7.1.1 Anal Fissure
Grading & Level of Importance: B
Fissure of the anus.
Most frequent cause of acute anal pain in Europe; incidence peak is in young adults. Annual incidence in Europe is 0.11 % (1.1 cases per 1000 person-years); due to unreported cases, the true incidence is probably much higher.
Painful linear tear in the distal anal canal.
Aetiology & Pathogenesis
The exact etiology of anal fissures is unknown, but usually the initiating factor is a trauma caused by hard or forceful defecation. Obesity, low fiber diets, hypothyroidism, anal tumors and chronic constipation have been associated with the development of anal fissures. Anal fissures may infrequently be associated with Crohn’s disease, HIV infection, artefacts by manipulation and tuberculosis.
Signs & Symptoms
The typical symptom is acutely occurring lacerating pain during bowel movements. Mostly the pain recurs with every defecation, which may lead to a cycle of worsening constipation, harder stools, and increase of anal pain and discomfort (vicious cycle). Many patients note bright-red blood on the toilet paper or stool. Small amounts of blood may be visible in the toilet bowl, but unlike hemorrhoids, significant bleeding does not usually occur. Thus, anal fissures do not cause anemia. Symptoms are relatively specific, and the diagnosis can often be made on patient history alone.
Idiopathic anal fissures are usually localized dorsal in the middle line. If fissures are detected in other localizations, an underlying pathology (e.g. Crohn’s disease) should be excluded.
Most frequently anal fissures resolve spontaneously. After a duration of 6-8 weeks the anal fissure is regarded as chronic.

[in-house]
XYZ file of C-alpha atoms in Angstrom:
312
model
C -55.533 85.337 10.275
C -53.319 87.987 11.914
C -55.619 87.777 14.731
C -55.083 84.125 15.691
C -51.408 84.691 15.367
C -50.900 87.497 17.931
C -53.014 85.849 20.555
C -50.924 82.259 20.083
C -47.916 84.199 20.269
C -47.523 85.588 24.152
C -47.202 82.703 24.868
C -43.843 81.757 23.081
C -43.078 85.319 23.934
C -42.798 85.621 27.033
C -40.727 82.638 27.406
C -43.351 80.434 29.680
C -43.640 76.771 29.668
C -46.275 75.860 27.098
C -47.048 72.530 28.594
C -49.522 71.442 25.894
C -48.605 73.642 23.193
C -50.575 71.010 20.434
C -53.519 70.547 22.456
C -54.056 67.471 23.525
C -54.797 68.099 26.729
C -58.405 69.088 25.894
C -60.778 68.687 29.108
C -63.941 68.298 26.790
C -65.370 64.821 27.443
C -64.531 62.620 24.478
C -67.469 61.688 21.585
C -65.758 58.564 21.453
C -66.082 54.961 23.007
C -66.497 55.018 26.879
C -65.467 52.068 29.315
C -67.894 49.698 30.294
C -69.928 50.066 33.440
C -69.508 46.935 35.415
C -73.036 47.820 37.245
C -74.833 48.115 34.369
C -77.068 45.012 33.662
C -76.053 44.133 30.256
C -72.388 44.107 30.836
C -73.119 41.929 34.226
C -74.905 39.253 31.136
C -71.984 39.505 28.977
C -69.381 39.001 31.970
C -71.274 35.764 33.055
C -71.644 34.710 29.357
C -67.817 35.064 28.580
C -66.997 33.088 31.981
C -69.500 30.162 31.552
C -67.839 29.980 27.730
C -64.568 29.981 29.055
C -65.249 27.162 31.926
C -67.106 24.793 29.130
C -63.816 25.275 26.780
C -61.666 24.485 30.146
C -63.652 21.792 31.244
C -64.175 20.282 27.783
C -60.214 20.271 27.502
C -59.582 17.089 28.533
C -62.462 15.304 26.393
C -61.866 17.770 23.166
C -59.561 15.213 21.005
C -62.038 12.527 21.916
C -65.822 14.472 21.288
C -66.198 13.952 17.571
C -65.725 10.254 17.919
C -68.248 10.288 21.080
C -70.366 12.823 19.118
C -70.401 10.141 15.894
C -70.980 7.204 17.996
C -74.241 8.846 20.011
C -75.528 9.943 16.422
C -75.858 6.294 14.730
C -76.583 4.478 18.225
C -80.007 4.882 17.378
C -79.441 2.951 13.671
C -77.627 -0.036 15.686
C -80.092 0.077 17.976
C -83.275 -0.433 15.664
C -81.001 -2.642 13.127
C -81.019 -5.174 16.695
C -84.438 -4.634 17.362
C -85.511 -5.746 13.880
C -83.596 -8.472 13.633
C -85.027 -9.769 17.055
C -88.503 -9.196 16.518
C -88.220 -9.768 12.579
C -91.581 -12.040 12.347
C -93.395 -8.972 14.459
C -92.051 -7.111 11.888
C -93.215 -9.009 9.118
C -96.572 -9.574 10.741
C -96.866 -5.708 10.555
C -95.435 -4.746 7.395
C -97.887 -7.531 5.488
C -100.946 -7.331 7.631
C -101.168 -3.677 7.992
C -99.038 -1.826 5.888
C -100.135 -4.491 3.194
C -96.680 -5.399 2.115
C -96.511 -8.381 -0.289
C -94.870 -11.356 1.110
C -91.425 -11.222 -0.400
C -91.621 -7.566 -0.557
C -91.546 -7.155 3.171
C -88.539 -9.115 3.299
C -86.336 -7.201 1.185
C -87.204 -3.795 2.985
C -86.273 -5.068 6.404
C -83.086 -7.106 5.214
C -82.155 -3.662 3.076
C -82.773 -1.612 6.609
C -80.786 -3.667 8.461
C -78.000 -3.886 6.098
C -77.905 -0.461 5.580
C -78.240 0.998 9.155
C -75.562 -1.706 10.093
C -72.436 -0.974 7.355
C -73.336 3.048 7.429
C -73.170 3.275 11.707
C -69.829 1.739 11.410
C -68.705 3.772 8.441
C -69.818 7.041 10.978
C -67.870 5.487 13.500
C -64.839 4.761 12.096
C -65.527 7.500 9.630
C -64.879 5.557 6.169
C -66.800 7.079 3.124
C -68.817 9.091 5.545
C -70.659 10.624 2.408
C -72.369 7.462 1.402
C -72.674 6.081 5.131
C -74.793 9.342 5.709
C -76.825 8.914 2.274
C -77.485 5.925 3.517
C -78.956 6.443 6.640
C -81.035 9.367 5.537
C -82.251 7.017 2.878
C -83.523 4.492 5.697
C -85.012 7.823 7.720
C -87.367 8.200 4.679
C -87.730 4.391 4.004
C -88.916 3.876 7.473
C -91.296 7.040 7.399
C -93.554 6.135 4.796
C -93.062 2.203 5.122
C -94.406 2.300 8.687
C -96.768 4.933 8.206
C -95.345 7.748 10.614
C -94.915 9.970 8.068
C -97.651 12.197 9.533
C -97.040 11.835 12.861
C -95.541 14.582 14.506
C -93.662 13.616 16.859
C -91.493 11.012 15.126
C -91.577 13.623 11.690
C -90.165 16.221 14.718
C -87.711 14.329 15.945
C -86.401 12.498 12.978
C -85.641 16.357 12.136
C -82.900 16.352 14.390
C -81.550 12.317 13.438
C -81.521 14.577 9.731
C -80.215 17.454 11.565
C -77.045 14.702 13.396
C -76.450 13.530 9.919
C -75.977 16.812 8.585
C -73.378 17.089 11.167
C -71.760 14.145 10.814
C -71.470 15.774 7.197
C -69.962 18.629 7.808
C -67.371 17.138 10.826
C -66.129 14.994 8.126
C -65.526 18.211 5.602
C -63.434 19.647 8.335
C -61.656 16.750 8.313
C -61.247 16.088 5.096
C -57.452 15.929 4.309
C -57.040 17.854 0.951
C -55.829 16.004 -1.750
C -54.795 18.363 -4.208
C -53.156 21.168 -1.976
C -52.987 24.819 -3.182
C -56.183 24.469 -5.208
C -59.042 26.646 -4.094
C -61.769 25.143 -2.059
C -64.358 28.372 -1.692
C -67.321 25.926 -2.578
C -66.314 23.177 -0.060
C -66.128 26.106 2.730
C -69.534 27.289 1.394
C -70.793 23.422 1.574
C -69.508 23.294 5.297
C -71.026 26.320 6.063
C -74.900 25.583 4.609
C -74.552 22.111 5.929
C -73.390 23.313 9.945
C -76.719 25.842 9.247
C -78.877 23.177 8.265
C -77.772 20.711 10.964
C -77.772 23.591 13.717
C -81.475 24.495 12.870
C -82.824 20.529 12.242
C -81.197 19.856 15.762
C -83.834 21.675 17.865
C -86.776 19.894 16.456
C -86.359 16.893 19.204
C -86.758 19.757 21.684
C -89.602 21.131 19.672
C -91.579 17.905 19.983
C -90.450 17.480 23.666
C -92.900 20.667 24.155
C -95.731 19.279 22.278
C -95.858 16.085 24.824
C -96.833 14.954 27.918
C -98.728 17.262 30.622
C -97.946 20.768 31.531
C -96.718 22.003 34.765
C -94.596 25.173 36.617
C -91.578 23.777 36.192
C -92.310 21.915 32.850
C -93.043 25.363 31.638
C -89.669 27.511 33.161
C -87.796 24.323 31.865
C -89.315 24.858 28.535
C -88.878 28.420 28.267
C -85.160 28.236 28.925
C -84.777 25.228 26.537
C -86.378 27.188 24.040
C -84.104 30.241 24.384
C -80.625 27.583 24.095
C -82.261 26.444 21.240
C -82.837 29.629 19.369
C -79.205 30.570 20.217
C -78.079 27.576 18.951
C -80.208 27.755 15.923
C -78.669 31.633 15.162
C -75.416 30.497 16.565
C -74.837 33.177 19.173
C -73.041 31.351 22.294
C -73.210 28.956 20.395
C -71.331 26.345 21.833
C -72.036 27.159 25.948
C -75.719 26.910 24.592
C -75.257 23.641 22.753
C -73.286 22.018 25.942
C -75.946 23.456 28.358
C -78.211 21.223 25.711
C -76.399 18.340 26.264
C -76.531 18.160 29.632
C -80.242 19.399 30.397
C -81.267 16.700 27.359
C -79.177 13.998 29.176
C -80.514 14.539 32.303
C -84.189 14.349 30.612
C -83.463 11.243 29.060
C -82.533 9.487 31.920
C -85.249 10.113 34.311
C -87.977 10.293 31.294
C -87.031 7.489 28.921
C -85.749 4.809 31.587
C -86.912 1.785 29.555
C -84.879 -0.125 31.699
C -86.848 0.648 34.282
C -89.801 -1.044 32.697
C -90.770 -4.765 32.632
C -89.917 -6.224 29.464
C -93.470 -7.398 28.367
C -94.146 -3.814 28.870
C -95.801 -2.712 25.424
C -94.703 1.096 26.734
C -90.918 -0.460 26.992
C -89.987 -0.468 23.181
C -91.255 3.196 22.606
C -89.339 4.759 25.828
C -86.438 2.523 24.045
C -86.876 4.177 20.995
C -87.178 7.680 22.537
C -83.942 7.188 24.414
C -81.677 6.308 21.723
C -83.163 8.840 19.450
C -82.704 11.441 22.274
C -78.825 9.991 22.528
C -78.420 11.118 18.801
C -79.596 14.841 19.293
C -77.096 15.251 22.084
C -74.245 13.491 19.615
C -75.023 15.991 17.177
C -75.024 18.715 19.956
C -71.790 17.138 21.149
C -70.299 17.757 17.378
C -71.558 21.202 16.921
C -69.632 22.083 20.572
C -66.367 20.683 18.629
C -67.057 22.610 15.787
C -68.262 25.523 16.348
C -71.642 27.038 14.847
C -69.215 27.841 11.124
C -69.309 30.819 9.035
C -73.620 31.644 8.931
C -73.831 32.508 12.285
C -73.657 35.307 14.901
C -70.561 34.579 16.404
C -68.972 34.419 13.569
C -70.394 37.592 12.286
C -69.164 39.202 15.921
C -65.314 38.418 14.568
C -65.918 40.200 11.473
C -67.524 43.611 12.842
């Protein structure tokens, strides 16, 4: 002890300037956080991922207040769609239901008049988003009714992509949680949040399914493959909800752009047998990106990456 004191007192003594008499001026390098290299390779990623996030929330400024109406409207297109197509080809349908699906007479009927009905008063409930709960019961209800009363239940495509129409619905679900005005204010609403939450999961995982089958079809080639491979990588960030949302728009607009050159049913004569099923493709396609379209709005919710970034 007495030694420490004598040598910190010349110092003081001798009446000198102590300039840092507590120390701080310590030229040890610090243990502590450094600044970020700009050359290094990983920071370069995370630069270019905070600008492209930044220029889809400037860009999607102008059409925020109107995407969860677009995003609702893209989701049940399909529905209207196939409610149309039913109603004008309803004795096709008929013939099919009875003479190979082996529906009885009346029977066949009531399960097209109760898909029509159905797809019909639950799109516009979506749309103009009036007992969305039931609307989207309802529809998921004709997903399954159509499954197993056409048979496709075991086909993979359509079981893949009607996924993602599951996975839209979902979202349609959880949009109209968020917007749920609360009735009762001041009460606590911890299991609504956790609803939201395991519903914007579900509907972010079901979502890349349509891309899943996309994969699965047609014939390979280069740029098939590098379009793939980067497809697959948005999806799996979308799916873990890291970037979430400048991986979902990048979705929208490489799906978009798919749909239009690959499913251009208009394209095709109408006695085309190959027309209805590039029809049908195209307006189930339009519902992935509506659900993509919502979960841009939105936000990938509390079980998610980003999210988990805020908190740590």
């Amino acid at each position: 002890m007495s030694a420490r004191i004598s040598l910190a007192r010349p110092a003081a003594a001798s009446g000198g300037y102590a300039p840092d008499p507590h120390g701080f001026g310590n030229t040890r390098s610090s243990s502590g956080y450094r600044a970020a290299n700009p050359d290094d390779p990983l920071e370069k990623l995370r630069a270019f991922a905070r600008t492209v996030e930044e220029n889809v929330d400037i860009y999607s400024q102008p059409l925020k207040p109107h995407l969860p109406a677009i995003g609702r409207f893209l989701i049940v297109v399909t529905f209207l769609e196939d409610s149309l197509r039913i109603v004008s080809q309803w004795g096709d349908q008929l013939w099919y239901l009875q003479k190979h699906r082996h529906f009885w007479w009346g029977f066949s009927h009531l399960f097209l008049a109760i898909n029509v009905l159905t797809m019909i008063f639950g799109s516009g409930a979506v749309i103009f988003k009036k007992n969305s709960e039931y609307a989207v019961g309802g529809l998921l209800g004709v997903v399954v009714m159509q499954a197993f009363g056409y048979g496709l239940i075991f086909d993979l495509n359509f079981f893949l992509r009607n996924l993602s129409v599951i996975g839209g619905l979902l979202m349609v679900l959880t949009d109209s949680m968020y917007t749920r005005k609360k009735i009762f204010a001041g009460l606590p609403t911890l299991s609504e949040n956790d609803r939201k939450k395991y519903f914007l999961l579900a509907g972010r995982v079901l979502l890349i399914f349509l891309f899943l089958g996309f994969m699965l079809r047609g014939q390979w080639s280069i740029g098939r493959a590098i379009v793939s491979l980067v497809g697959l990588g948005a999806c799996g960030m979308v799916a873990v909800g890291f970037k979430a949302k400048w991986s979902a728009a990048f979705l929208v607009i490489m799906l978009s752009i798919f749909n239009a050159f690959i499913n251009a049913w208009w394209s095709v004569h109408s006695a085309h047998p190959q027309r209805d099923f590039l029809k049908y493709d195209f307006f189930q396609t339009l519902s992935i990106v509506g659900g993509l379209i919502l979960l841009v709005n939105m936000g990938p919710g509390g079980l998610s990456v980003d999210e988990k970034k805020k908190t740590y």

Sub-mucous abscess, which impedes wound healing; fistulas of the skin or mucosa surface. More rare complications: anal thrombosis, ulceration and incontinence.
The diagnosis is clinical, based on the typical findings of inspection. Proctoscopic rectal examination is painful and often not necessary. If the anal fissure is not visible, the tender wound base of the fissure may be recognizable by gently exploring with the fingertip.
If symptoms are typical and if the fissure is located in the posterior or anterior midline (idiopathic anal fissure), no further tests (biopsy and endoscopy) are necessary.
If fissures are located off the midline, if there are multiple fissures or if an underlying illness is conceivable (notably Crohn’s disease, anal squamous cell cancer, relapsing herpes infection or HIV infection), appropriate tests such as microbiologic swabs, systemic inflammatory parameters, fecal calprotectin, HIV testing and biopsy should be performed.
Relevant differential diagnoses include perianal abscess (pain and palpable fluctuation), perianal fistulas of different origin (secret and/or pus draining) and thrombosed hemorrhoids.
Prevention & Therapy
First-line medical therapy includes stool-bulking agents, such as fiber supplementation and stool softeners. Laxatives should be used as needed to maintain regular bowel movements and treat underlying constipation.
Second-line therapy consists of topical medicaments that decrease the muscle tonus of the inner anal sphincter. Nitroglycerin applied in different formulations directly to the internal anal sphincter (e.g. nitroglycerin 0,4 % ointment or anal suppositories). Comparable to the use of nitroglycerin ointment, nifedipine ointment is also available in some European countries. The topical treatment should be continued even after the symptoms subside (e.g. 2 months).
In addition to topical treatments, botulinum toxin has been used to treat acute and chronic anal fissures, but poses a small risk of injection site infections. The effect lasts some months, until the regeneration of free nerve endings.
If the anal fissure in unresponsive to conservative treatment and lasts over 2 months surgical intervention should be evaluated. Symptomatic chronic fissures should be treated operatively because they only rarely heal spontaneously.
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